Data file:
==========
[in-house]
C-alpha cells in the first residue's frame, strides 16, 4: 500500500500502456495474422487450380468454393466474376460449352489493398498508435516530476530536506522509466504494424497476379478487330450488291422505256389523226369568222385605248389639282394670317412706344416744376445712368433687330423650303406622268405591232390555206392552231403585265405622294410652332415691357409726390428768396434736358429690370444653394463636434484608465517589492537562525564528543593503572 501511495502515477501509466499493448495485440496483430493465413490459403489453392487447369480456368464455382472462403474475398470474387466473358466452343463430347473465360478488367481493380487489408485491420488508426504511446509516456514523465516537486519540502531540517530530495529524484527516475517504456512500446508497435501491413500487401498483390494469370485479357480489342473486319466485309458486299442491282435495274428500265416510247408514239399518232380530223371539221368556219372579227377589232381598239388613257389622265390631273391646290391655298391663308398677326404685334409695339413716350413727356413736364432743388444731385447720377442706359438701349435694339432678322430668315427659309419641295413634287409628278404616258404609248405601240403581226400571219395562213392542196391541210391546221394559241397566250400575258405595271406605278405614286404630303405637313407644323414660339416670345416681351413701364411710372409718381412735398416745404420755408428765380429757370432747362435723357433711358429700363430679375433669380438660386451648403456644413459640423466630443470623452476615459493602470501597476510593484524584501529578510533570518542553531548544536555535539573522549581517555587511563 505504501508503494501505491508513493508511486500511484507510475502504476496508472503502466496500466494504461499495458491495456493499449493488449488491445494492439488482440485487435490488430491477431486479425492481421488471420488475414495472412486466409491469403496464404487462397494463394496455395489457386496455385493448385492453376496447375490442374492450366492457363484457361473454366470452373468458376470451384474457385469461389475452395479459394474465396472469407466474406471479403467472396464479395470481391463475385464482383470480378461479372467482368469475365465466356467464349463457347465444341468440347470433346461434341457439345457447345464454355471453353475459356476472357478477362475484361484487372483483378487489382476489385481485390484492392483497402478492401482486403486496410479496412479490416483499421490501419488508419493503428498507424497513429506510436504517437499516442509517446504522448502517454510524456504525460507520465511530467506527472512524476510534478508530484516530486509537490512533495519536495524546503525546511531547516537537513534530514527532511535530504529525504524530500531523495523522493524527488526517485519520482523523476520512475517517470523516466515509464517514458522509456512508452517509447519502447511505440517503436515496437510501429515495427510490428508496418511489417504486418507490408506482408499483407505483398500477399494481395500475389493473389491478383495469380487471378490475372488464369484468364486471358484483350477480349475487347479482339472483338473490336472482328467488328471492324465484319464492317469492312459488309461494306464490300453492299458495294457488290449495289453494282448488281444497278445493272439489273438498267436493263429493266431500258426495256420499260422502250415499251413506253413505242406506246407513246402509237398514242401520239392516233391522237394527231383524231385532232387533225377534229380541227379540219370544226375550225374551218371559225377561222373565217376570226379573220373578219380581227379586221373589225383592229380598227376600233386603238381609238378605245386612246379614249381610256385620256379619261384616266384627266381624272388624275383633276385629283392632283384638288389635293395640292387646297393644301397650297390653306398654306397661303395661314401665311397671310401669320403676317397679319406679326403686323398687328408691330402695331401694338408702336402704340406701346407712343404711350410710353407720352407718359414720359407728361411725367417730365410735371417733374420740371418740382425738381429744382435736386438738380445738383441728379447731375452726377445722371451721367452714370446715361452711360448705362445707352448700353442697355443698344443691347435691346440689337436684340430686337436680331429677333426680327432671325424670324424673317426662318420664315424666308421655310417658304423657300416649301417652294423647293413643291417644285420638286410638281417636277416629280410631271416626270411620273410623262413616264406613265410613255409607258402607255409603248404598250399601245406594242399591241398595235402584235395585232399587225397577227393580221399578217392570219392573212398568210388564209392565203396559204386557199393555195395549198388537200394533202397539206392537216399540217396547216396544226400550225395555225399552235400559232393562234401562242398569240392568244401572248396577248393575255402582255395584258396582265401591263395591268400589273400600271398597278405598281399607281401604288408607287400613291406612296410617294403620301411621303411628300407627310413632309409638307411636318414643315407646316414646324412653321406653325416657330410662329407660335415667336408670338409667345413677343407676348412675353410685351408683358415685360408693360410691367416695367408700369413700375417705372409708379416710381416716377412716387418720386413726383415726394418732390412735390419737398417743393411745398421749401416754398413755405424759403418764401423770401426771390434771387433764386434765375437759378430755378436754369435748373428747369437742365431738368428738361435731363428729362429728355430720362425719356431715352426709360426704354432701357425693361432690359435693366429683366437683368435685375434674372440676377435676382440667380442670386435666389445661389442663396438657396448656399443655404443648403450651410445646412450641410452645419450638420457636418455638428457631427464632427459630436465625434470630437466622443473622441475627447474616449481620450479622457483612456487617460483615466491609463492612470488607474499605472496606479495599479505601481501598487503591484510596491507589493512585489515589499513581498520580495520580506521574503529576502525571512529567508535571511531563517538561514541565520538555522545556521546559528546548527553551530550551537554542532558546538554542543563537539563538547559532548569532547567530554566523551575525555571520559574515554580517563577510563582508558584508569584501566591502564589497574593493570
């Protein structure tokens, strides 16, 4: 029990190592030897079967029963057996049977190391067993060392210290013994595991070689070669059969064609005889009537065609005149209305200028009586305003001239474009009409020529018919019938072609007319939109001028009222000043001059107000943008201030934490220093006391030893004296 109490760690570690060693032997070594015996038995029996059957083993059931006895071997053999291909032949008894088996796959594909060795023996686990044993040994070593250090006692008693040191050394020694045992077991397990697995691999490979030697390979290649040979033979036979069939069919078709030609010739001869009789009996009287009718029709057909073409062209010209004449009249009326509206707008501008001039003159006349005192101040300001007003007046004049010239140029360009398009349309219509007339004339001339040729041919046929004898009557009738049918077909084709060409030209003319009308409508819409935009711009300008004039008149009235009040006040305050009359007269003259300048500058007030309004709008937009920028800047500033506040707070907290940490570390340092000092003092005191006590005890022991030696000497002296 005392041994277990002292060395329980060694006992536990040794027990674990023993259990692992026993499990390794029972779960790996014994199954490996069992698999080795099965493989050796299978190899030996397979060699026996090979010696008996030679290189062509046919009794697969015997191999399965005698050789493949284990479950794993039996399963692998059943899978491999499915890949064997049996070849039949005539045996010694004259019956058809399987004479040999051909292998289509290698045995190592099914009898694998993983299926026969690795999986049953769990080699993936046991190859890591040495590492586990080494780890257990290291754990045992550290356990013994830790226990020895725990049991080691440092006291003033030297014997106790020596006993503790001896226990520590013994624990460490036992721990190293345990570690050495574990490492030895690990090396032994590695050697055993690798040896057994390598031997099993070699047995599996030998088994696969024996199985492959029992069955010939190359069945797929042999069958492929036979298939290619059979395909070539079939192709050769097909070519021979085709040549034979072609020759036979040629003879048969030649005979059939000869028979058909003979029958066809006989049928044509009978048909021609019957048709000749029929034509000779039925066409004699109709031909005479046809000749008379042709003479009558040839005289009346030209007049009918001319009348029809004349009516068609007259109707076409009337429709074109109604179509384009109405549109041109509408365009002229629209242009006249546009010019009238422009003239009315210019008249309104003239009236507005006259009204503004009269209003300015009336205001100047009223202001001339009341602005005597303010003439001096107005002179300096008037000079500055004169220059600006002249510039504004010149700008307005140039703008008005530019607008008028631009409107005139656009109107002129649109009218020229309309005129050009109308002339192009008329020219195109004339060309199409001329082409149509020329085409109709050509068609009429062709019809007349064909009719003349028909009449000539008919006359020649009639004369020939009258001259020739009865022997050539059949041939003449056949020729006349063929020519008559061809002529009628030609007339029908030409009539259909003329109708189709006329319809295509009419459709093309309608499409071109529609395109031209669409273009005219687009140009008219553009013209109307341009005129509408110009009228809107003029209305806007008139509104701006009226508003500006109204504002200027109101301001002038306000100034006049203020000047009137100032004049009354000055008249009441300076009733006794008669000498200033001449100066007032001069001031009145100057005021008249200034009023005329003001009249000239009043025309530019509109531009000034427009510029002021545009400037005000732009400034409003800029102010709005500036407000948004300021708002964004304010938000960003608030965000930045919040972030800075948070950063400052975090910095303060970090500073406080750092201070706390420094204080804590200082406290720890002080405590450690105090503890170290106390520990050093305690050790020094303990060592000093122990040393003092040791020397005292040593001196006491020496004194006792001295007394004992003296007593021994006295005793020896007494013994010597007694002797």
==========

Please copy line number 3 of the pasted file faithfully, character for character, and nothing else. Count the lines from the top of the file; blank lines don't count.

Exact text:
């Protein structure tokens, strides 16, 4: 029990190592030897079967029963057996049977190391067993060392210290013994595991070689070669059969064609005889009537065609005149209305200028009586305003001239474009009409020529018919019938072609007319939109001028009222000043001059107000943008201030934490220093006391030893004296 109490760690570690060693032997070594015996038995029996059957083993059931006895071997053999291909032949008894088996796959594909060795023996686990044993040994070593250090006692008693040191050394020694045992077991397990697995691999490979030697390979290649040979033979036979069939069919078709030609010739001869009789009996009287009718029709057909073409062209010209004449009249009326509206707008501008001039003159006349005192101040300001007003007046004049010239140029360009398009349309219509007339004339001339040729041919046929004898009557009738049918077909084709060409030209003319009308409508819409935009711009300008004039008149009235009040006040305050009359007269003259300048500058007030309004709008937009920028800047500033506040707070907290940490570390340092000092003092005191006590005890022991030696000497002296 005392041994277990002292060395329980060694006992536990040794027990674990023993259990692992026993499990390794029972779960790996014994199954490996069992698999080795099965493989050796299978190899030996397979060699026996090979010696008996030679290189062509046919009794697969015997191999399965005698050789493949284990479950794993039996399963692998059943899978491999499915890949064997049996070849039949005539045996010694004259019956058809399987004479040999051909292998289509290698045995190592099914009898694998993983299926026969690795999986049953769990080699993936046991190859890591040495590492586990080494780890257990290291754990045992550290356990013994830790226990020895725990049991080691440092006291003033030297014997106790020596006993503790001896226990520590013994624990460490036992721990190293345990570690050495574990490492030895690990090396032994590695050697055993690798040896057994390598031997099993070699047995599996030998088994696969024996199985492959029992069955010939190359069945797929042999069958492929036979298939290619059979395909070539079939192709050769097909070519021979085709040549034979072609020759036979040629003879048969030649005979059939000869028979058909003979029958066809006989049928044509009978048909021609019957048709000749029929034509000779039925066409004699109709031909005479046809000749008379042709003479009558040839005289009346030209007049009918001319009348029809004349009516068609007259109707076409009337429709074109109604179509384009109405549109041109509408365009002229629209242009006249546009010019009238422009003239009315210019008249309104003239009236507005006259009204503004009269209003300015009336205001100047009223202001001339009341602005005597303010003439001096107005002179300096008037000079500055004169220059600006002249510039504004010149700008307005140039703008008005530019607008008028631009409107005139656009109107002129649109009218020229309309005129050009109308002339192009008329020219195109004339060309199409001329082409149509020329085409109709050509068609009429062709019809007349064909009719003349028909009449000539008919006359020649009639004369020939009258001259020739009865022997050539059949041939003449056949020729006349063929020519008559061809002529009628030609007339029908030409009539259909003329109708189709006329319809295509009419459709093309309608499409071109529609395109031209669409273009005219687009140009008219553009013209109307341009005129509408110009009228809107003029209305806007008139509104701006009226508003500006109204504002200027109101301001002038306000100034006049203020000047009137100032004049009354000055008249009441300076009733006794008669000498200033001449100066007032001069001031009145100057005021008249200034009023005329003001009249000239009043025309530019509109531009000034427009510029002021545009400037005000732009400034409003800029102010709005500036407000948004300021708002964004304010938000960003608030965000930045919040972030800075948070950063400052975090910095303060970090500073406080750092201070706390420094204080804590200082406290720890002080405590450690105090503890170290106390520990050093305690050790020094303990060592000093122990040393003092040791020397005292040593001196006491020496004194006792001295007394004992003296007593021994006295005793020896007494013994010597007694002797």